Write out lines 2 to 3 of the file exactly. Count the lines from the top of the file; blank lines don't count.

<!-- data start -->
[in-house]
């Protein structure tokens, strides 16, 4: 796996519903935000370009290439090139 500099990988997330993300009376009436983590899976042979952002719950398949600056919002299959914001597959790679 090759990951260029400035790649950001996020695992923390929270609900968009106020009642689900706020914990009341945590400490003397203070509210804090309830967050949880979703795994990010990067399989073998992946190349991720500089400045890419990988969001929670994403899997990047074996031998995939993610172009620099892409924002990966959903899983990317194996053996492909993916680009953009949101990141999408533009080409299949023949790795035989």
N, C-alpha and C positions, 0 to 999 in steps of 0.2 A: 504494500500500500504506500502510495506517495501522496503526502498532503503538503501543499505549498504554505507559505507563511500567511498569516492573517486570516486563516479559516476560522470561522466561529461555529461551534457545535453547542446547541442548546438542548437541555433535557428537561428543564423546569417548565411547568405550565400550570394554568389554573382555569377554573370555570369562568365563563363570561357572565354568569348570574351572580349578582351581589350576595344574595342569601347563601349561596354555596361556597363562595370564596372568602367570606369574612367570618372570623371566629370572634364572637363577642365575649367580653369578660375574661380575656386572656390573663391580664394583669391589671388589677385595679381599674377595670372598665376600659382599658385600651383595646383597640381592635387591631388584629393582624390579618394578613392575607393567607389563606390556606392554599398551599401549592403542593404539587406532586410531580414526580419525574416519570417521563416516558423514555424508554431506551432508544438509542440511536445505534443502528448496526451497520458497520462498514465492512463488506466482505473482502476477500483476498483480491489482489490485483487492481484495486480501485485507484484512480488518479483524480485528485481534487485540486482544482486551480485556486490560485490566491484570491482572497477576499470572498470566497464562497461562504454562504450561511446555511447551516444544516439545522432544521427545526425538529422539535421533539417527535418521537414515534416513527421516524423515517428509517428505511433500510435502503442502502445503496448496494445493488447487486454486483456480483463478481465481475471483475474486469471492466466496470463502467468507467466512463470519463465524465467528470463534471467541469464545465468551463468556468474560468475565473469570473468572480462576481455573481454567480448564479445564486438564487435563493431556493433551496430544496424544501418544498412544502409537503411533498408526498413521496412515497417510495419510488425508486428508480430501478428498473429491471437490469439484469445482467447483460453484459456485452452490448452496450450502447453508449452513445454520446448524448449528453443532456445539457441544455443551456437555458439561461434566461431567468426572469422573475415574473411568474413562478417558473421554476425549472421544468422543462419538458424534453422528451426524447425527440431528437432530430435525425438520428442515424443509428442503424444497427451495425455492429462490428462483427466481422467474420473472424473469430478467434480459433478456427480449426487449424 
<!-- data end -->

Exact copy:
């Protein structure tokens, strides 16, 4: 796996519903935000370009290439090139 500099990988997330993300009376009436983590899976042979952002719950398949600056919002299959914001597959790679 090759990951260029400035790649950001996020695992923390929270609900968009106020009642689900706020914990009341945590400490003397203070509210804090309830967050949880979703795994990010990067399989073998992946190349991720500089400045890419990988969001929670994403899997990047074996031998995939993610172009620099892409924002990966959903899983990317194996053996492909993916680009953009949101990141999408533009080409299949023949790795035989």
N, C-alpha and C positions, 0 to 999 in steps of 0.2 A: 504494500500500500504506500502510495506517495501522496503526502498532503503538503501543499505549498504554505507559505507563511500567511498569516492573517486570516486563516479559516476560522470561522466561529461555529461551534457545535453547542446547541442548546438542548437541555433535557428537561428543564423546569417548565411547568405550565400550570394554568389554573382555569377554573370555570369562568365563563363570561357572565354568569348570574351572580349578582351581589350576595344574595342569601347563601349561596354555596361556597363562595370564596372568602367570606369574612367570618372570623371566629370572634364572637363577642365575649367580653369578660375574661380575656386572656390573663391580664394583669391589671388589677385595679381599674377595670372598665376600659382599658385600651383595646383597640381592635387591631388584629393582624390579618394578613392575607393567607389563606390556606392554599398551599401549592403542593404539587406532586410531580414526580419525574416519570417521563416516558423514555424508554431506551432508544438509542440511536445505534443502528448496526451497520458497520462498514465492512463488506466482505473482502476477500483476498483480491489482489490485483487492481484495486480501485485507484484512480488518479483524480485528485481534487485540486482544482486551480485556486490560485490566491484570491482572497477576499470572498470566497464562497461562504454562504450561511446555511447551516444544516439545522432544521427545526425538529422539535421533539417527535418521537414515534416513527421516524423515517428509517428505511433500510435502503442502502445503496448496494445493488447487486454486483456480483463478481465481475471483475474486469471492466466496470463502467468507467466512463470519463465524465467528470463534471467541469464545465468551463468556468474560468475565473469570473468572480462576481455573481454567480448564479445564486438564487435563493431556493433551496430544496424544501418544498412544502409537503411533498408526498413521496412515497417510495419510488425508486428508480430501478428498473429491471437490469439484469445482467447483460453484459456485452452490448452496450450502447453508449452513445454520446448524448449528453443532456445539457441544455443551456437555458439561461434566461431567468426572469422573475415574473411568474413562478417558473421554476425549472421544468422543462419538458424534453422528451426524447425527440431528437432530430435525425438520428442515424443509428442503424444497427451495425455492429462490428462483427466481422467474420473472424473469430478467434480459433478456427480449426487449424 